Anonymous said...

h maree, thanks for stopping by! Our resident Aussies are amazing, aren't they? Great job raising money for St. Judes! And you should make those copies before they're too faded to read! I sure wish I could get my waterlogged notes back.

TICD, I applaud your ritual burning, though I never would have had the guts. I love my little letters too much.

Anonymous said...

linda, I'm glad you had that love and kept that hope chest! I think these are the things that put that smile back on our faces when we're ready to give up. Nothing beats love, right? Nothing.

Anonymous said...

MsHellion, you always make me smile! I love the stick figures--that's about what my drawing ability would be. :-) I save those really nice letters from CPs fact, my darling CP is Susan Seyfarth also a bandita, and it is no exaggeration to say that her letters alone have kept me in this game. I don't know what I would do without her.

Caren Crane said...

This is an ugly message for KEIRA and ANNA (both) and every other horrible Bandita who encouraged me to try Nutella!

My name is Caren and I am a new NUTELLA addict. And it's all your fault!

Anna Campbell said...

Actually, Caren, what makes me laugh is that it was advertised here as HEALTH food! I don't know how they worked that out! Tastes like pure nutty chocolate to me and I don't know HOW MUCH SUGAR is in that sucker, but I bounce off the ceiling every time I eat it.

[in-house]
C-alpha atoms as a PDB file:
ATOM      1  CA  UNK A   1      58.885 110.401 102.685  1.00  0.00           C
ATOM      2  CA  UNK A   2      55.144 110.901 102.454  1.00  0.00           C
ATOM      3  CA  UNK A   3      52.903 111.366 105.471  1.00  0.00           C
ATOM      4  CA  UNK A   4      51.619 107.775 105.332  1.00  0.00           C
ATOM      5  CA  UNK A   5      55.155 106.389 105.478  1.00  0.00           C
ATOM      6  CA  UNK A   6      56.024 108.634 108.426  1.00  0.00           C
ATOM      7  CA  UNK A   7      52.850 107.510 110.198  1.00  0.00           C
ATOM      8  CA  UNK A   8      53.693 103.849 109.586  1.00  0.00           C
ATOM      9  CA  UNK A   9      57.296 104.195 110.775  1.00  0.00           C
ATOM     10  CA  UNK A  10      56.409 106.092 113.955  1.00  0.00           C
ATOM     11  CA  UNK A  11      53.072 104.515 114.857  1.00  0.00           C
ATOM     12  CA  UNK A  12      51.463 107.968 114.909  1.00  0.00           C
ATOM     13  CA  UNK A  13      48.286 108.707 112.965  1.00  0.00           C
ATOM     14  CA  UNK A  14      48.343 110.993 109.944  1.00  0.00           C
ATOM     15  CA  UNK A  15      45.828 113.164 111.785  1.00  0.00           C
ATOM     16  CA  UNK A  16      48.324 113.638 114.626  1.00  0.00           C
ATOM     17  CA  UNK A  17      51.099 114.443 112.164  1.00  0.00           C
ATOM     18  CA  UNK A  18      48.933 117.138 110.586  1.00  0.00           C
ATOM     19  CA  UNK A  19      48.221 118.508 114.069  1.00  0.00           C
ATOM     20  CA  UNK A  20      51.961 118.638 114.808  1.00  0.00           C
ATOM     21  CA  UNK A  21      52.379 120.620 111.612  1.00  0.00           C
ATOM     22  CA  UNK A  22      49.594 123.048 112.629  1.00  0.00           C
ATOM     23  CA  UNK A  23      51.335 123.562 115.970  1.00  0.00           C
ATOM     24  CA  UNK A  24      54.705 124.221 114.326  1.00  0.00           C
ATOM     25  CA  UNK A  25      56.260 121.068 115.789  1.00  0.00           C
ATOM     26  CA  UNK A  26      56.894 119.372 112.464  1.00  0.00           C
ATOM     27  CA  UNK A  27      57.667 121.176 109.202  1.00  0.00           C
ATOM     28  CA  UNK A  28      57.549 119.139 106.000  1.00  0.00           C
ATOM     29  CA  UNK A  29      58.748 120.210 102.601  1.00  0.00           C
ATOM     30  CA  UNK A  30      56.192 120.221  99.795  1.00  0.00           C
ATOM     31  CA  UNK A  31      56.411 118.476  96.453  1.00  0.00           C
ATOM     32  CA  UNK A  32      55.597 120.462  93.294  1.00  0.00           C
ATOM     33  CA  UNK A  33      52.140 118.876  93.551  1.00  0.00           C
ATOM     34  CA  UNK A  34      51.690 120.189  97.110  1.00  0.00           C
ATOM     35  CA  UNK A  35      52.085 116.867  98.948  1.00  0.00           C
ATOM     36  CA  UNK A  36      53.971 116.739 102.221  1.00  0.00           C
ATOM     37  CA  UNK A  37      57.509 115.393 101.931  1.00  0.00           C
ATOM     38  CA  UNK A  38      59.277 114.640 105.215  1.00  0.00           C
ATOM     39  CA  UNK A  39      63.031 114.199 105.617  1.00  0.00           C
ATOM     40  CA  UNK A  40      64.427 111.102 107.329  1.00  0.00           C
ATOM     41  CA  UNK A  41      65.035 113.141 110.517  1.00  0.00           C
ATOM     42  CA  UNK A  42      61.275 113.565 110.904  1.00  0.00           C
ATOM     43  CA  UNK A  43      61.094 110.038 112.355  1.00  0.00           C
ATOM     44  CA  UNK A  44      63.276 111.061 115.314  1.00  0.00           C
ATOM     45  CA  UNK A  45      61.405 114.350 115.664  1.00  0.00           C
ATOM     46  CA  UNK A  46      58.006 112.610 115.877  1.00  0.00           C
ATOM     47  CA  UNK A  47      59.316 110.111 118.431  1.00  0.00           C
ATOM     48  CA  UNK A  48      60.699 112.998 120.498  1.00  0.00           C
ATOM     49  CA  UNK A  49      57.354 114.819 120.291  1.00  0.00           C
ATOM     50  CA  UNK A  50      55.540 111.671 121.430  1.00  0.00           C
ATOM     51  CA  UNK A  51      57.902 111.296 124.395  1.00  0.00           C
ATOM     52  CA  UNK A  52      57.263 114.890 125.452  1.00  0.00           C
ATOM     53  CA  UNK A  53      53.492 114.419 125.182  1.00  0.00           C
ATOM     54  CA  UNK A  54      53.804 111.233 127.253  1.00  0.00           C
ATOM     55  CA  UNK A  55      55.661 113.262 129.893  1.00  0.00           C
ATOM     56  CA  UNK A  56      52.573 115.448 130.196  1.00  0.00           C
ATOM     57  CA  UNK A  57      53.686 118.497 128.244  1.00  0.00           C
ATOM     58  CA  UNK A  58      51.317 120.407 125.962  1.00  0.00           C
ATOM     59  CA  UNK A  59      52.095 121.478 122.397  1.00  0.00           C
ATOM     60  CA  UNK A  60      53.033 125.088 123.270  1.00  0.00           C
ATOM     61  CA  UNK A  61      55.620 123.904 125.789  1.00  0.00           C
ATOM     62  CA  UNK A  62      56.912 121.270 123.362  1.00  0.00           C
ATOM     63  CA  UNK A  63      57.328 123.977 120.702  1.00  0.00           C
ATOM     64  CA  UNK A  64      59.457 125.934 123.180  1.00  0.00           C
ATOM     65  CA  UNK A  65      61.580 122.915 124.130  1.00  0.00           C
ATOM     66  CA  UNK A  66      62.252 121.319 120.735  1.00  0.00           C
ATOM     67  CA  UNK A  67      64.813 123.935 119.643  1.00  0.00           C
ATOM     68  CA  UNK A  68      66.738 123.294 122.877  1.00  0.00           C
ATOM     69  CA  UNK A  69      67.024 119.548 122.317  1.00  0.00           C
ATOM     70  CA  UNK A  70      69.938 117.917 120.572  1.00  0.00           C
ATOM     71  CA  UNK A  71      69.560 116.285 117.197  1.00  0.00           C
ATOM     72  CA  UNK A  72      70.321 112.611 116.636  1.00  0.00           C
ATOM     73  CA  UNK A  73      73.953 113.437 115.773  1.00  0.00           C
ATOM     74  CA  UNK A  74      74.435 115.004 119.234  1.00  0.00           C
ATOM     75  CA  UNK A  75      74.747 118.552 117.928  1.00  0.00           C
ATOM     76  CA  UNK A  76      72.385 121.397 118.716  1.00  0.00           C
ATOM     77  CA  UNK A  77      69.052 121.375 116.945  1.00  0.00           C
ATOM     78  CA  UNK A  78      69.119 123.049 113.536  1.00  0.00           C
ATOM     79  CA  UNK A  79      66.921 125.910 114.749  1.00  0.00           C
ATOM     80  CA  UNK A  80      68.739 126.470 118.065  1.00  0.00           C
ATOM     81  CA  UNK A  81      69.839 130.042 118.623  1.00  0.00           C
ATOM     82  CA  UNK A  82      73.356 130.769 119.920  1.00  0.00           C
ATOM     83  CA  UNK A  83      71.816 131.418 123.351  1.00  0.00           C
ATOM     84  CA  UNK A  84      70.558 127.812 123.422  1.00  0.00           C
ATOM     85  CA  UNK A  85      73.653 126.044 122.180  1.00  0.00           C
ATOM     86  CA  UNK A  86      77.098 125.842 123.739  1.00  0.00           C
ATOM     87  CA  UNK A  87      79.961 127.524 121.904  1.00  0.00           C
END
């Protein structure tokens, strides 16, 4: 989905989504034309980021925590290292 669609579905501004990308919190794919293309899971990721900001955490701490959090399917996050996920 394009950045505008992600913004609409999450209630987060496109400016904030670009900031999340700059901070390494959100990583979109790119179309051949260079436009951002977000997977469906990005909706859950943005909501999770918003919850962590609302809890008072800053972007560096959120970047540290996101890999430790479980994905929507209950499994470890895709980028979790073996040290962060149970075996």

Keira Soleore said...

Kirsten asked, "...just waiting to show up when you need them?

I have to say "a land mine" is what went through my mind as I read that question.

Foanna, I better check through my ginormous e-mail records for those, ah, revealing messages.

Christine, loved that tidbit about your parents. Absolutely sigh-worthy (and tucked away into my research files). :)

Hellion, something out-of-this-world hilarious always happens to you, doesn't it?! :)

Keira Soleore said...

Nutella -- YEEEE HAAAA!!! A spoonful of Nutella makes everything go down, everything go up, everything go around.

Foanna, I think there's something else in that Nutella of yours. With the earth titled on your axis, it's no wonder...

Caren, next October, fried Nutella on a stick will be coming to a fair near you.

Buffie said...

Kirsten -- I'm glad you enjoying the new eye candy!

Caren Crane said...

Buffie, darling, we've all been enjoying your new eye candy. He is a threat to keyboards everywhere! *g*

Keira, I'm thinking if you put Nutella in a popsicle tray, add sticks and freeze it, then you could batter it and flash fry it. Drizzle with chocolate sauce, dust with powdered sugar and--voila!--Fair food! *eg*

Anonymous said...

Keira! We haven't seen you for a couple days--where ya been, girl? Caren had a whole post about COFFEE and I was expecting you to swing through any minute so we could tell them that nobody knows coffee like people from the NW! :-)

Keira Soleore said...

Kirsten dear, I've been sick and sicker. Still struggling. Hence my absence on this board.

Caren, I can't believe I missed your ocffee post!!! And I also missed Joan's Dancing with the Stars post. I'm SUCH a huge fan of both.

BLEH. That picture of the curdled half-n-half in the coffee just soured my stomach. Sugar always makes caffeine go down smoother. :)